The Registered Dietitian Nutritionist (RDN): Explained

One of the things I come across most as a student in dietetics is the confusion people have regarding the title “registered dietitian nutritionist (RDN)”. I’ll do my best to explain that here-it is an important distinction we should make!

While considering my career change from marketing into the field of nutrition and wellness, I did a whole lot of research into what it would mean to be a “nutritionist”. I read blogs and books and talked to professionals about the various paths I could take in order to make my dream a reality. Honestly, it was pretty confusing. I didn’t understand the differences between a “certified nutritionist”, a “food coach”, or an “RDN”. It took me about half a year until I fully understood the directions I could take in the field and why I would or would not choose one over the other. I learned that the two words are similar in that they both deal with food and diet, but they are not interchangeable. It makes sense, then, why it can be so confusing to someone who knows little about the world of nutrition to try to find help when they need it. Here is a summary of what I (eventually) learned regarding the profession:

A NUTRITIONIST CAN BE…

  • a healthcare professional.
  • someone who has or has not taken classes, may have received a bachelor’s or master’s degree in nutrition, or may have a PhD in nutrition from an accredited college.
  • a person who may or may not have gone through a formal certification program.
  • anyone who has a passion for food and wellness and wants to help others reach their food and diet goals.

A REGISTERED DIETITIAN NUTRITIONIST (RDN) IS…

  1. a person who has received (at minimum) a bachelor’s degree in nutrition from an accredited university.
  2. a person who has gone through a supervised, hands-on, 1,200-hour dietetic internship.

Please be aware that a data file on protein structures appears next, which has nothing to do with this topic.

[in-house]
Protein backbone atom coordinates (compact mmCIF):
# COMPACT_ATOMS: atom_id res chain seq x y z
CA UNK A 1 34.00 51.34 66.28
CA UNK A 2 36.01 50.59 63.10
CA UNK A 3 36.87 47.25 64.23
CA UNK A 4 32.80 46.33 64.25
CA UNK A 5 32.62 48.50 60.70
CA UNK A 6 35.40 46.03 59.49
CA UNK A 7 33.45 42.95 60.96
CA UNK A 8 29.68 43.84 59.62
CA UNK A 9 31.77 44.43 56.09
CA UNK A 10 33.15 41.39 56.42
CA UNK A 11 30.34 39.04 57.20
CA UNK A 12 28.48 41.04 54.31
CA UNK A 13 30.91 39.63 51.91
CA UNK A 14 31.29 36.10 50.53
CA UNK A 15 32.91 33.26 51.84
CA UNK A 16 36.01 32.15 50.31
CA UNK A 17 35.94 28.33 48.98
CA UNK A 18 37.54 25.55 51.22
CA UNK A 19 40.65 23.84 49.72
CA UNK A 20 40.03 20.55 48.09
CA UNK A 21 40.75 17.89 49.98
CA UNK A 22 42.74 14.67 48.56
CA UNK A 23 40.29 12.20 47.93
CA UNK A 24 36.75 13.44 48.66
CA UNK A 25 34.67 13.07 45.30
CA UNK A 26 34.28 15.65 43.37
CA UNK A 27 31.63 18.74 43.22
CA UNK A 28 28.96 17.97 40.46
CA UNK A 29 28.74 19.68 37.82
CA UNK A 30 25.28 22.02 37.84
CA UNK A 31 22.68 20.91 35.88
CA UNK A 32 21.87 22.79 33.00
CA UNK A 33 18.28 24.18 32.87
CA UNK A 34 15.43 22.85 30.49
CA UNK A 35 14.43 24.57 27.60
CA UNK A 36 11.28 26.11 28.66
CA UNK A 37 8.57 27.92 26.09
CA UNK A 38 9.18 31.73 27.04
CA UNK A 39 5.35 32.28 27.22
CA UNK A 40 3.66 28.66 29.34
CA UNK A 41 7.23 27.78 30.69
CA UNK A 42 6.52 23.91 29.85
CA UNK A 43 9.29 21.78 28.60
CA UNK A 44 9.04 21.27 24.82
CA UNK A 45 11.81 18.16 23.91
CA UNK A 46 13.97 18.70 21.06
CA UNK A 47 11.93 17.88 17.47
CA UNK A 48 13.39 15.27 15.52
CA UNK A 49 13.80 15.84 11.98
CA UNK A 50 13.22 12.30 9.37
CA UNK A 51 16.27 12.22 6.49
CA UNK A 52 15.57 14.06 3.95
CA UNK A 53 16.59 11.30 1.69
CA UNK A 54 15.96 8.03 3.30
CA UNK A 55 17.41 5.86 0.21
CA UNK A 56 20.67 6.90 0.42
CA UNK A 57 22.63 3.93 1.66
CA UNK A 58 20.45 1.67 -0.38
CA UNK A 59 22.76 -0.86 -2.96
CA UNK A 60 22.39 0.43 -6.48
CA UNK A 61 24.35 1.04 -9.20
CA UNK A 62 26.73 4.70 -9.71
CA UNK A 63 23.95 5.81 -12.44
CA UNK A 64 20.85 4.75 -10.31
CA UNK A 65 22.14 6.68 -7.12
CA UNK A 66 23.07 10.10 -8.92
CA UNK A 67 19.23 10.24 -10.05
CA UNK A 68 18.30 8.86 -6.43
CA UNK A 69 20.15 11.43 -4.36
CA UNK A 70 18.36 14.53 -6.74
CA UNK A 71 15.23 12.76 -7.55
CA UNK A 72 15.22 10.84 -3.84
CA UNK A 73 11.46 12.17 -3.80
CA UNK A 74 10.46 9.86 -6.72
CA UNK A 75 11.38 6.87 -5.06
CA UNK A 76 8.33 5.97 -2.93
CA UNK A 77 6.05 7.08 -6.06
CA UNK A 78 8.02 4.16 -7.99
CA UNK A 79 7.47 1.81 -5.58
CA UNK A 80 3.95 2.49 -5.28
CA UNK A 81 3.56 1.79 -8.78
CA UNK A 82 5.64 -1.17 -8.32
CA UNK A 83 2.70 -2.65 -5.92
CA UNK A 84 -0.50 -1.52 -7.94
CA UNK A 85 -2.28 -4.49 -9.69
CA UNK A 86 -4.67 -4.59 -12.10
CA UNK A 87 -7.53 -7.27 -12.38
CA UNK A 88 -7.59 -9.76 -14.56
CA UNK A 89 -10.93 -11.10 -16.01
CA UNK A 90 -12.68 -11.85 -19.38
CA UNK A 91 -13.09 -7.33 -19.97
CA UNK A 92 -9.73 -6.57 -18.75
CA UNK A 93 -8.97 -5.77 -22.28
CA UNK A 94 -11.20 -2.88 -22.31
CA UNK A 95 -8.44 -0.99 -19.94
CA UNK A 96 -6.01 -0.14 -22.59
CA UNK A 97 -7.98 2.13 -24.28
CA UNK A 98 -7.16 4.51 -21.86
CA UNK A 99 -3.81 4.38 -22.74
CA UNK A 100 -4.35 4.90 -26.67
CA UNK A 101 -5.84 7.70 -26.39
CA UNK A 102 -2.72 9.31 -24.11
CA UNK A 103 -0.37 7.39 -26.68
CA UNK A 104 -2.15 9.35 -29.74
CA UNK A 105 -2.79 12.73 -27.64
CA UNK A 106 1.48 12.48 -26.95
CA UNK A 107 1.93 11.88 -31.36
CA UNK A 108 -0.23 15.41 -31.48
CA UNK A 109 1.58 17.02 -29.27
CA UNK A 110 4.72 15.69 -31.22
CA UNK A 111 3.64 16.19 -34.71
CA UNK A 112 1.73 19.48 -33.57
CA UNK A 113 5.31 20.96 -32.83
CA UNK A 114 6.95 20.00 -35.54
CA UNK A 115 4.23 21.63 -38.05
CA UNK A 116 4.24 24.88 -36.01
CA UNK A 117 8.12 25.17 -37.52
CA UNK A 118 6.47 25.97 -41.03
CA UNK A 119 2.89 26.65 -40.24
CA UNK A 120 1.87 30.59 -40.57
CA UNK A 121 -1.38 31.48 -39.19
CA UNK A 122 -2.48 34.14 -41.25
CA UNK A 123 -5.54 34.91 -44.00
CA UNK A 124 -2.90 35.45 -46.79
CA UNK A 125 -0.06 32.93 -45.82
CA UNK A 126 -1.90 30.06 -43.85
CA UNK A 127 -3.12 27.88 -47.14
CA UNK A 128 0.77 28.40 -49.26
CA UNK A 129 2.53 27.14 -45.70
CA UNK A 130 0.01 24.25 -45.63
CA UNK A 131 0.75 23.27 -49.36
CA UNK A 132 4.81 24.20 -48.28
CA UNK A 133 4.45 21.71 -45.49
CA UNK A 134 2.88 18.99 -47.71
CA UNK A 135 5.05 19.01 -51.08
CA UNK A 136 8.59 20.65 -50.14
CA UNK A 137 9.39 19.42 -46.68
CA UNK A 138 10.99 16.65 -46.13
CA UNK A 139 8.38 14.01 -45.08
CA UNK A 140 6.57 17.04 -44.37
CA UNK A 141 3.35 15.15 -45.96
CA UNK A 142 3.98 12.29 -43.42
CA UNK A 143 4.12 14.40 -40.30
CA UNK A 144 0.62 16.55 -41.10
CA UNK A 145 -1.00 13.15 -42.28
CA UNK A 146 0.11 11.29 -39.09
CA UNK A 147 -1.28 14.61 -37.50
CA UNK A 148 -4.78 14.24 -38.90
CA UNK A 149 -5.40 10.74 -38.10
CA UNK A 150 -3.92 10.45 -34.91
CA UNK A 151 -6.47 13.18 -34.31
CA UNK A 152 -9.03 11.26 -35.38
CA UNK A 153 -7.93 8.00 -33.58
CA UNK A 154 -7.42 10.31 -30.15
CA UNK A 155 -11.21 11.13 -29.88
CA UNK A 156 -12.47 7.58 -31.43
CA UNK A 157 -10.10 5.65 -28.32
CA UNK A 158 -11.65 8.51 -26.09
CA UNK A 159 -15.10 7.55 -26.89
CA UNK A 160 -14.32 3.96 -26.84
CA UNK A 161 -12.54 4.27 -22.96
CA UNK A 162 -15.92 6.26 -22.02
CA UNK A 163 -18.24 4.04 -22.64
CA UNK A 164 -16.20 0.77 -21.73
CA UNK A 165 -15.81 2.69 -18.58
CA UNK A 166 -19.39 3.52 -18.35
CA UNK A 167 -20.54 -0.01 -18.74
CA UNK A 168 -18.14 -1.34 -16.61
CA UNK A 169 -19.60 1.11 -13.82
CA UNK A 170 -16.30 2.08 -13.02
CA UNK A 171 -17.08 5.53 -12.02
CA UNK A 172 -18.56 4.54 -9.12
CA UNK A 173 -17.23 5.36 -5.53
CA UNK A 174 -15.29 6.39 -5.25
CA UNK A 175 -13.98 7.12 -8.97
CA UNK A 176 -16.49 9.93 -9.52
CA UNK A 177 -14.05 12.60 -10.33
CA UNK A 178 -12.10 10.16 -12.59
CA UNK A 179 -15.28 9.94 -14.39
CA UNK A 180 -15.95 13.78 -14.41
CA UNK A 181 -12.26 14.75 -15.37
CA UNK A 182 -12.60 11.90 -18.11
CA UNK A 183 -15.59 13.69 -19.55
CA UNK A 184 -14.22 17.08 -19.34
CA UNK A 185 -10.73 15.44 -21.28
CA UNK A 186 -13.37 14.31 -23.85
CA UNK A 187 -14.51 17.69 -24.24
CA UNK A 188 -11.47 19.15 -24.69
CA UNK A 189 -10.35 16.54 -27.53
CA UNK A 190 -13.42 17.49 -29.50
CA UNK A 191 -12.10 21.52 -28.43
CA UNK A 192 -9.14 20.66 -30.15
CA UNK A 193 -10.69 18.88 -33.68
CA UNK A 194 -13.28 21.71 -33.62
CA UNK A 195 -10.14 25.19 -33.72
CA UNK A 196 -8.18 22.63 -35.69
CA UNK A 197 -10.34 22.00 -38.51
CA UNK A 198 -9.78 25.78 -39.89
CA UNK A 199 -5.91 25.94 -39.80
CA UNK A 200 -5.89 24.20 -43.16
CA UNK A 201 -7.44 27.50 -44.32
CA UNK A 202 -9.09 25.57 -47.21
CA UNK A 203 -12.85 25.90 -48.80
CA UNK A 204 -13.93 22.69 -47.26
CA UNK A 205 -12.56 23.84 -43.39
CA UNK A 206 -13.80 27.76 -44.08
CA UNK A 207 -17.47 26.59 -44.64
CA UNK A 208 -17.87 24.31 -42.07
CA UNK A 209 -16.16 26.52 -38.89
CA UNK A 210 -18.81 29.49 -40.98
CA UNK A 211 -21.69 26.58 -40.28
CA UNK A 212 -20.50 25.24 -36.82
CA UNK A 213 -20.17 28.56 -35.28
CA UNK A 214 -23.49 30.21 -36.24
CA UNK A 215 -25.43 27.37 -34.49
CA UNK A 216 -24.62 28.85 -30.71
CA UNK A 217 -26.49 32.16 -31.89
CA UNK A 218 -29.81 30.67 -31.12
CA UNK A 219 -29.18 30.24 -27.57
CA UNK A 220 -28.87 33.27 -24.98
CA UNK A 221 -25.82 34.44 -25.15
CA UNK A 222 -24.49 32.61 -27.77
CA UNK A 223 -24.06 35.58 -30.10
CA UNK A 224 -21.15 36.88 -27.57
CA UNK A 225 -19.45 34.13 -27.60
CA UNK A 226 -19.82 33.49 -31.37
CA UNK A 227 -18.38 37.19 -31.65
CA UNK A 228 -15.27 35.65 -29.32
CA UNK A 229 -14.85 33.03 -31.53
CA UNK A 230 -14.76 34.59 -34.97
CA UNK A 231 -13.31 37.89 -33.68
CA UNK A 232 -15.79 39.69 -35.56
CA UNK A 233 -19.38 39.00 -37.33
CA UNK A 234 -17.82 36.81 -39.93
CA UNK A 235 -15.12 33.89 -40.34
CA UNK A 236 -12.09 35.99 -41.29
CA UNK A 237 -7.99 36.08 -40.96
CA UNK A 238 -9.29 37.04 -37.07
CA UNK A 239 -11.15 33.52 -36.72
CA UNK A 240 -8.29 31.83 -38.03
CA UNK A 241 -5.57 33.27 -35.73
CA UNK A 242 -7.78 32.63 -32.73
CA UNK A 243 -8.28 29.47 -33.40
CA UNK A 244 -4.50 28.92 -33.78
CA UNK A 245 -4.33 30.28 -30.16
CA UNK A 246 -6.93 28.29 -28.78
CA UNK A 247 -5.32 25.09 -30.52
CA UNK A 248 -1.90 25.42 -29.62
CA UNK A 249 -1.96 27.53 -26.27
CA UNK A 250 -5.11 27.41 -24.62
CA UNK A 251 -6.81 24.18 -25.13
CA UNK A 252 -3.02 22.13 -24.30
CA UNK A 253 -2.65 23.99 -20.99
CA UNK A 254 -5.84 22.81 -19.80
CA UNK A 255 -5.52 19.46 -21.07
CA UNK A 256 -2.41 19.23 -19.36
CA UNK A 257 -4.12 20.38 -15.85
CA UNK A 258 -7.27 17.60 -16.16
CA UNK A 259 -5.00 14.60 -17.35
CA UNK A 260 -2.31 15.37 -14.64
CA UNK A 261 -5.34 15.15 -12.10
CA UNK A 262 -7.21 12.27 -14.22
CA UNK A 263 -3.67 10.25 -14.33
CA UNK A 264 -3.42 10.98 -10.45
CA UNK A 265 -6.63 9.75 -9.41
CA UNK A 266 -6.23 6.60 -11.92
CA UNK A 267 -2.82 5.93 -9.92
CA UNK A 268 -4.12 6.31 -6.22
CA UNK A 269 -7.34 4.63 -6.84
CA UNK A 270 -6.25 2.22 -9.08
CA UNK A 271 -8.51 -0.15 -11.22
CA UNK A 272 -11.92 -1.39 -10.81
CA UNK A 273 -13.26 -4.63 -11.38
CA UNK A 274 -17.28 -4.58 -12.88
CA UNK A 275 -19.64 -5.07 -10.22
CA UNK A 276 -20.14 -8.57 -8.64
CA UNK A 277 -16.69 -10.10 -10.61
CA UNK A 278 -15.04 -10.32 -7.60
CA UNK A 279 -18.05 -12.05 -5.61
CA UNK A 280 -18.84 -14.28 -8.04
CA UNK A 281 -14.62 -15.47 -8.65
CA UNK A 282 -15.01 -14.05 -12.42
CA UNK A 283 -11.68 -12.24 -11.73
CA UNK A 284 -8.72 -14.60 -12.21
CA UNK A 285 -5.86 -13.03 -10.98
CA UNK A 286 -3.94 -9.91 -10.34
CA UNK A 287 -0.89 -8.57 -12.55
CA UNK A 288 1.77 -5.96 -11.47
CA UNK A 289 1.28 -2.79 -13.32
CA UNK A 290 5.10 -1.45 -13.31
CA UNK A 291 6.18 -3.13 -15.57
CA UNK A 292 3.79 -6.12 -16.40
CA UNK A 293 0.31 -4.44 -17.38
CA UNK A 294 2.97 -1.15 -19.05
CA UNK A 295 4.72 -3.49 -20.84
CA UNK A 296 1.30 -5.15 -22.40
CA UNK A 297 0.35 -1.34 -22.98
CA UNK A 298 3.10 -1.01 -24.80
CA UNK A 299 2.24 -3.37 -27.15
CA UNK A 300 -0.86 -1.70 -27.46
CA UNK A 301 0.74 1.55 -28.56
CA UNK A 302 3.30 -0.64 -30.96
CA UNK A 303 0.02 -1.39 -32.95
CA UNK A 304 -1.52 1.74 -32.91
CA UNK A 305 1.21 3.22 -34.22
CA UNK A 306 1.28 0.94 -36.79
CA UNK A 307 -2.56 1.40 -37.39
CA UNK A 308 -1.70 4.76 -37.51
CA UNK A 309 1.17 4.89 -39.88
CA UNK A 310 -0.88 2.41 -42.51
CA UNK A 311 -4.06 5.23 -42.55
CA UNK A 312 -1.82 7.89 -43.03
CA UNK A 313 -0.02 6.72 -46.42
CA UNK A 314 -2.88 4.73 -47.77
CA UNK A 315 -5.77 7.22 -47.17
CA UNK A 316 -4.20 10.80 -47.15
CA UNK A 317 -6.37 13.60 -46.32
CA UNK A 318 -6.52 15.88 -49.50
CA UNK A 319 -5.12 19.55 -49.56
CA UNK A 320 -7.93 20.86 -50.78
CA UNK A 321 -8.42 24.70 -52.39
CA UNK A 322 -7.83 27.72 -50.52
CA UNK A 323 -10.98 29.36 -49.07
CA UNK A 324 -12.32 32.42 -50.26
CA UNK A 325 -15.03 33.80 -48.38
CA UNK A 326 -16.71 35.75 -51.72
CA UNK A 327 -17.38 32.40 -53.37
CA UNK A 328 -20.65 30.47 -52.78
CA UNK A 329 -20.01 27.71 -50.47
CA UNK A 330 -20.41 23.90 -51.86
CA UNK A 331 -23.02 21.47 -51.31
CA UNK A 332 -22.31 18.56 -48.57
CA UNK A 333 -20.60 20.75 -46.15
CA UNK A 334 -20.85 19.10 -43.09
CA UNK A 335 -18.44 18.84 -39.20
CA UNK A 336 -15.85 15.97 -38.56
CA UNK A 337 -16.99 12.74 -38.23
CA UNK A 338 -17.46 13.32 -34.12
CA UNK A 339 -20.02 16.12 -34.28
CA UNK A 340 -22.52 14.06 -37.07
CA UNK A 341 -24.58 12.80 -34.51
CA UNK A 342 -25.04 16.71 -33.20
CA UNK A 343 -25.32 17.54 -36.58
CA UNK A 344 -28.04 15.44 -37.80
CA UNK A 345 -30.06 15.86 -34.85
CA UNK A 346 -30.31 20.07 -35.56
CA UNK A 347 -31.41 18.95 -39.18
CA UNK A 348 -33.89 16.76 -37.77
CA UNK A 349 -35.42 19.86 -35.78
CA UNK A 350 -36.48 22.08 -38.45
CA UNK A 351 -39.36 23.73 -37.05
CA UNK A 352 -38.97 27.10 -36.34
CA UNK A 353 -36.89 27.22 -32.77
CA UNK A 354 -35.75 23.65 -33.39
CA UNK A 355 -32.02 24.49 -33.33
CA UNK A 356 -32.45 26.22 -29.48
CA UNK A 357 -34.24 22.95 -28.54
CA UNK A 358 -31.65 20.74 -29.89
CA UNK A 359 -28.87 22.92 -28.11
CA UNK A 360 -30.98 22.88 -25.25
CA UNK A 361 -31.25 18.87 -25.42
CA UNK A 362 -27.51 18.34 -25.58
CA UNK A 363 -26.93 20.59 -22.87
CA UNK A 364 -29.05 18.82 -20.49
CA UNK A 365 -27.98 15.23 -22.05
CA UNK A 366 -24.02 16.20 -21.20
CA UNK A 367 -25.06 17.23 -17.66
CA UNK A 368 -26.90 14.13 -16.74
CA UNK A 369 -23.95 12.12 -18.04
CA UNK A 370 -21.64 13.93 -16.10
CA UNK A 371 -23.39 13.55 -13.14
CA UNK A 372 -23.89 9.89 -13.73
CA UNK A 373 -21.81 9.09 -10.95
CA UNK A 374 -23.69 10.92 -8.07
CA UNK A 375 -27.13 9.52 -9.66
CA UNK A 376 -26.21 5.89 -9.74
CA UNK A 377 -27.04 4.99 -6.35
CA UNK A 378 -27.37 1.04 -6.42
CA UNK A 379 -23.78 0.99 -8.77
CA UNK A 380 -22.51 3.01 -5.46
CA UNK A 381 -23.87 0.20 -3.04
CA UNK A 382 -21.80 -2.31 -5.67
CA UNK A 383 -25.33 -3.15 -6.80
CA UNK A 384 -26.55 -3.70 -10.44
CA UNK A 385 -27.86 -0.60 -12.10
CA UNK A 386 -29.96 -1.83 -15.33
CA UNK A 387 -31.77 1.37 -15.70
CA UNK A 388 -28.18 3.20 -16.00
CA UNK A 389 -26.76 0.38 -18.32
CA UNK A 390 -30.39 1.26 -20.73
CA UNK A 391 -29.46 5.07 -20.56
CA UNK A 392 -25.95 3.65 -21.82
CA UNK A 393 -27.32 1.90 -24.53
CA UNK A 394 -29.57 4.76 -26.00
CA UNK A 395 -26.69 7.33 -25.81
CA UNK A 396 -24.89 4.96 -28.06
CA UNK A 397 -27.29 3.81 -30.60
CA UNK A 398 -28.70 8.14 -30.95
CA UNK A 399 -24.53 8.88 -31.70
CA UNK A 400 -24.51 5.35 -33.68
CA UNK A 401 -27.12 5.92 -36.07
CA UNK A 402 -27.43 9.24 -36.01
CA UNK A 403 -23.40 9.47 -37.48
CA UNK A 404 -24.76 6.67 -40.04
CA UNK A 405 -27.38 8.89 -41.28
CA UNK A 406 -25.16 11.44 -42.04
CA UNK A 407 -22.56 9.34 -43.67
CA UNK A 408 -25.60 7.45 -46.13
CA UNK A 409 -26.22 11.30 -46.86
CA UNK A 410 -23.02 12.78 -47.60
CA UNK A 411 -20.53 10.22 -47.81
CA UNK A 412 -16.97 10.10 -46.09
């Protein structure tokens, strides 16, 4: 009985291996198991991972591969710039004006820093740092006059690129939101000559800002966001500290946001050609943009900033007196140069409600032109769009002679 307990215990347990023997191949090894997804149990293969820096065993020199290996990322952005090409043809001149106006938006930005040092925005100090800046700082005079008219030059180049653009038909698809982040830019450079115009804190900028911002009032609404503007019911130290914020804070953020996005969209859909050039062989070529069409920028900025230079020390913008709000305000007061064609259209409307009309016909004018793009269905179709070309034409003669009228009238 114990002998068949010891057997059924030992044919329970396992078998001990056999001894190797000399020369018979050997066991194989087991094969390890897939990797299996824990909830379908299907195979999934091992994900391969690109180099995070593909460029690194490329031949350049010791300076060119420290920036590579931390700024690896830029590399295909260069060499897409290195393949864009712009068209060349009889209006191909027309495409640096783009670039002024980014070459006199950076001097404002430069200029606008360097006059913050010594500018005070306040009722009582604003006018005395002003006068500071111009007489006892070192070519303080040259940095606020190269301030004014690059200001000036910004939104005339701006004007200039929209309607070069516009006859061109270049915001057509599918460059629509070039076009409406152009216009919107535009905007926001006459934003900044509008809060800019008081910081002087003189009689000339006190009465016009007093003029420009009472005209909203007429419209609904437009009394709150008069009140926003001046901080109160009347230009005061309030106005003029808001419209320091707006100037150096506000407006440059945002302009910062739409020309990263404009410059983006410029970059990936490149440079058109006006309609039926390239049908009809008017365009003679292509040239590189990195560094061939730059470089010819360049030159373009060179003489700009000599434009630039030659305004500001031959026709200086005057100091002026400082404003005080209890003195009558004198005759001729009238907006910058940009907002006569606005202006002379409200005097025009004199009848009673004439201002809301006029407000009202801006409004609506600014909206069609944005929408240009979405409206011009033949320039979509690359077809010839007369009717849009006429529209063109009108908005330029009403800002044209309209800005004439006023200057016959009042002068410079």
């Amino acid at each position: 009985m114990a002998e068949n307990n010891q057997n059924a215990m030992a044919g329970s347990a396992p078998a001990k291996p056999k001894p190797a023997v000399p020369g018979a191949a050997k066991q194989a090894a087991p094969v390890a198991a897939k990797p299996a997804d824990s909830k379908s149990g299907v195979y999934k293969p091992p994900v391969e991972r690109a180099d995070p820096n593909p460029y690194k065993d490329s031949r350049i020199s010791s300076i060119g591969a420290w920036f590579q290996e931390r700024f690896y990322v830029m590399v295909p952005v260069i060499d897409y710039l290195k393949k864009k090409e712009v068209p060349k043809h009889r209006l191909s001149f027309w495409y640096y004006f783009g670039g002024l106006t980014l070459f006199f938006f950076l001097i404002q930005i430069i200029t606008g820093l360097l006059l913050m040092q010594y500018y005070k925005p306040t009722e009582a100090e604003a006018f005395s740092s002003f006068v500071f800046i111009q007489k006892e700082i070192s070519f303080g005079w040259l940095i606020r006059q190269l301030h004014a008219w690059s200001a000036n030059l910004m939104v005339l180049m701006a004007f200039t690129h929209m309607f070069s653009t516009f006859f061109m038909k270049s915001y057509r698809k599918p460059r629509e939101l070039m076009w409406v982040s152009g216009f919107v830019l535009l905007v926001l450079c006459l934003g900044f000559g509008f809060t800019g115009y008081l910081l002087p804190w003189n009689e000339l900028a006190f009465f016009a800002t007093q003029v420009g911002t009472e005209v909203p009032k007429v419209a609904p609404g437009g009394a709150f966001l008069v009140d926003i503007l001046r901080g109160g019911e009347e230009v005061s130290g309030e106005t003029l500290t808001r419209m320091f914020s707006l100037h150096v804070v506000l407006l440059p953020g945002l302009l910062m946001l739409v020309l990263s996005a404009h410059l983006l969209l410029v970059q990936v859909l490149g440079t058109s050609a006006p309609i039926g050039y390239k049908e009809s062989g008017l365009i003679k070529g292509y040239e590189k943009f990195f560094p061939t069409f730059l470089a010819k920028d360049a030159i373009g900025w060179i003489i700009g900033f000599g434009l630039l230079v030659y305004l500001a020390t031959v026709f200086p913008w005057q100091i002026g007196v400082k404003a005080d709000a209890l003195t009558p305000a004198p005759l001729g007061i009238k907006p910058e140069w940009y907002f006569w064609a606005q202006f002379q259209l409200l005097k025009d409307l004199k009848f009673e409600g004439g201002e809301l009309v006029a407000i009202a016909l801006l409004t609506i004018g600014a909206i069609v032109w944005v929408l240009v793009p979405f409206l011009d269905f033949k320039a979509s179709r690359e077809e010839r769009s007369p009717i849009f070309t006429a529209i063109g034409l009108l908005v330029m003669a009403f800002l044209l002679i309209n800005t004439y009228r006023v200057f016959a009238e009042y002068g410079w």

3. a person who has passed the dietetic comprehensive exam.
  4. a healthcare professional who completes yearly continuing education requirements in order to keep their credentials.
  5. a healthcare worker who adheres to a professional code of ethics.

If you’ll notice, I used the words “can be” for a nutritionist and “is” for a dietitian. I did this because a nutritionist can indeed be many things. It is a broad term that can be defined more by the individual than by an overseeing professional organization. I used the word “is” for an RDN because a person cannot become one if he or she does not go through the steps outlined above. Basically, the main difference lies in the scope of formal education and training. Anyone who has taken a class or two in nutrition, or just feels passionately about food and wellness can practice as a nutritionist. The term is not protected. But if you want to practice as an RDN, you have to go through the accreditation process.

If you are looking for help with nutrition counsel or advice, it is extremely important to insure that the professional specializes in your needs and has the credentials and educational background to back it up. Just as you wouldn’t see a random person you found online for help with fixing your broken femur, you shouldn’t see the person with a fancy website but no credentials for help with your Celiac’s disease. Many people feel like nutrition is common sense, which is why there are tons of unqualified people giving out nutrition advice, but it is actually a specialized science needing constant attentiveness and continuing education.

And while it is true that you may get great advice from a non-RDN nutritionist, there is also a higher chance you will get harmful advice from that person compared to someone with specific qualifications. That goes for MD’s as well. Most med-school students take one class in nutrition. And while MD’s have a wealth of knowledge regarding the human body and are probably better equipped to answer nutrition questions than the general population, you still have a higher chance of getting incorrect information from that MD than from an RDN. Registered dietitians are not the end-all be-all for correct food and nutrition advice (and make incorrect assumptions and mistakes just like anyone else), but there is a greater chance you will get correct information from them than from any other professional.

(That is not to say that a non-RDN nutritionist wouldn’t be the right person for your specific needs. They could definitely have the right educational background to help you with your individual issue and if they do, by all means use them! But it is crucial to make sure the person does indeed have the right training to help you with what you need. Otherwise you could do yourself much more harm than good. )

I hope this post has been informative regarding the differences in nutrition-related healthcare professionals. The ultimate conclusion I hope you have taken from this is that it is necessary to understand and trust that the background and training the person has obtained will fit your specific needs. Only then can you insure you will get the best care.

 

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